Americans younger than 52 will experience because the retirement age is already scheduled to
move to age 67 for them).
Can Personal Savings Make Up for Reduced Benefits?
Ryan argues that individuals should save more for their retirement, and proposes allowing them
to place in retirement savings accounts up to a third of what they now pay for Social Security.
Savings accounts are a good thing, but we should never confuse savings and insurance. Social
Security was designed to provide a certain core benefit that everyone can count on for all the
years they live between retirement and the end of life. No individual can know how long that will
turn out to be, and it is just not realistic to expect most people to save enough for all or most of what they may need over an uncertain span after employment. One can outlive savings but not an insurance annuity like Social Security. Inflation can devastate savings, but not Social Security benefits as Americans now know them, which are regularly adjusted for inflation. Unexpected drops in the stock market can greatly diminish the value of savings, but not Social Security.
Crying Wolf about a Modest Shortfall
Ryan and others proclaim that Social Security is "in crisis" and cannot be sustained. But we can
tell that they do not really believe this by looking at Ryan's own budget plan. He and his GOP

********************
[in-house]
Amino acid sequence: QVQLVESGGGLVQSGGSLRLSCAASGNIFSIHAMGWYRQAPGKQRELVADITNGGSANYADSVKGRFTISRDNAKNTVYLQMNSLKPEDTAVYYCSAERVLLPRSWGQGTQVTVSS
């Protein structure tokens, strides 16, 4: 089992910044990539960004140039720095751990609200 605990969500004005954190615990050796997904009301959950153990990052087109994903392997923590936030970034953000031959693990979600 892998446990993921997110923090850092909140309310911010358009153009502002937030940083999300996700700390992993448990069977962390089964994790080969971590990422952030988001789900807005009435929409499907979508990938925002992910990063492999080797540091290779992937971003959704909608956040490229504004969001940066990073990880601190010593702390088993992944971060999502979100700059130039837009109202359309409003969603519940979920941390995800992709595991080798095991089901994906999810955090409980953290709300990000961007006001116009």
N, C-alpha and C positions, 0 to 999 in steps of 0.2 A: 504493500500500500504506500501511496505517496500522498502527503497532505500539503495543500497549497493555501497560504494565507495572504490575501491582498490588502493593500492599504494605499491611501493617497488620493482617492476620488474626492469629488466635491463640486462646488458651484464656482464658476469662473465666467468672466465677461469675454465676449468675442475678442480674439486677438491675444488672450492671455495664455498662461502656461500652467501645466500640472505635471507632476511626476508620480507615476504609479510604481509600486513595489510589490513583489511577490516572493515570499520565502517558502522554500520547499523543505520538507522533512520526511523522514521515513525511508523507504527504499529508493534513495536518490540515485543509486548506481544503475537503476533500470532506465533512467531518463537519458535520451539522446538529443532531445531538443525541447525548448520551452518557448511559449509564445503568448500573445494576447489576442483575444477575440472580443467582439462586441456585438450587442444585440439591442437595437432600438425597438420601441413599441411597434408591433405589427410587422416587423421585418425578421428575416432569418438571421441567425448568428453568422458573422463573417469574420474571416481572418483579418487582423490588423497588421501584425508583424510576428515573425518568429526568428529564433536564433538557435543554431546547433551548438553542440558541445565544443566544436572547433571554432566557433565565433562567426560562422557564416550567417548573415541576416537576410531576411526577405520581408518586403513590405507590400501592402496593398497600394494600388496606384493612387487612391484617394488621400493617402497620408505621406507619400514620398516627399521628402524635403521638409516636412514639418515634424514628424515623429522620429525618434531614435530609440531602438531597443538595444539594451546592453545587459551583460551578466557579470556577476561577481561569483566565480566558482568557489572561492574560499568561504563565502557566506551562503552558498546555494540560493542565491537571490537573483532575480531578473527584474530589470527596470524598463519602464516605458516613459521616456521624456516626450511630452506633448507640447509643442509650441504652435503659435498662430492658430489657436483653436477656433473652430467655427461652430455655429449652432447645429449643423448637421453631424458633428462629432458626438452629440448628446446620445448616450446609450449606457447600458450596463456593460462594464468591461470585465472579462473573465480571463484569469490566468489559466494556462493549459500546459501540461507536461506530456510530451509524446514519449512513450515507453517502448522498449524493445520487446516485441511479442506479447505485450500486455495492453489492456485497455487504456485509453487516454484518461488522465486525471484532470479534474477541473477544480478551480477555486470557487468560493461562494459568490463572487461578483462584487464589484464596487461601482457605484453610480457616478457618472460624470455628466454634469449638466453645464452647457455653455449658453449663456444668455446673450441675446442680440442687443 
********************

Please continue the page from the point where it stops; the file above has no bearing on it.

colleagues want to shower more and more tax cuts on the very wealthiest Americans, including
continuing the 2001 and 2003 Bush tax cuts. Interestingly, the amount that those cuts alone
would cost America in future decades is roughly equivalent to the additional funds needed to
address Social Security's manageable shortfall in long-term revenue. And here's the kicker: Ryan's budget calls for even greater tax cuts for millionaires and billionaires, on top of the
continued Bush cuts. Clearly, the deficit and fiscal constraints are not the real issue here. Ryan and his supporters just want to cut Social Security -- that is their political choice, not a necessity.
The Social Security Agenda Americans Really Need
Working Americans in their forties and fifties are already headed for economic difficulties in
retirement. Employers have cut back on assured pensions; housing values have declined and
401ks have taken hits; and hard-strapped families are dipping into savings rather than building
them up. The Center on Retirement Research at Boston College estimates that 51 percent of U.S. households are at risk of seeing their standard of living decline during retirement years (closer to two-thirds when rising health care costs are factored in). Social Security's modest benefits -- currently around $14,800 a year for a typical retired worker -- are more important now than ever.
Too often Social Security is discussed in technocratic terms as a "problem," when it is actually a
solution to people's worries that they might not be able to get by after employment ends. The
cuts pushed by Ryan and other free-market radicals would threaten retirement security for all but the very wealthy -- and these cuts are so unpopular that they can pass only if regular democratic accountability to the voters is avoided. The debate we Americans should be having is not about how to cut Social Security, but about how to improve and extend its protections long into the future.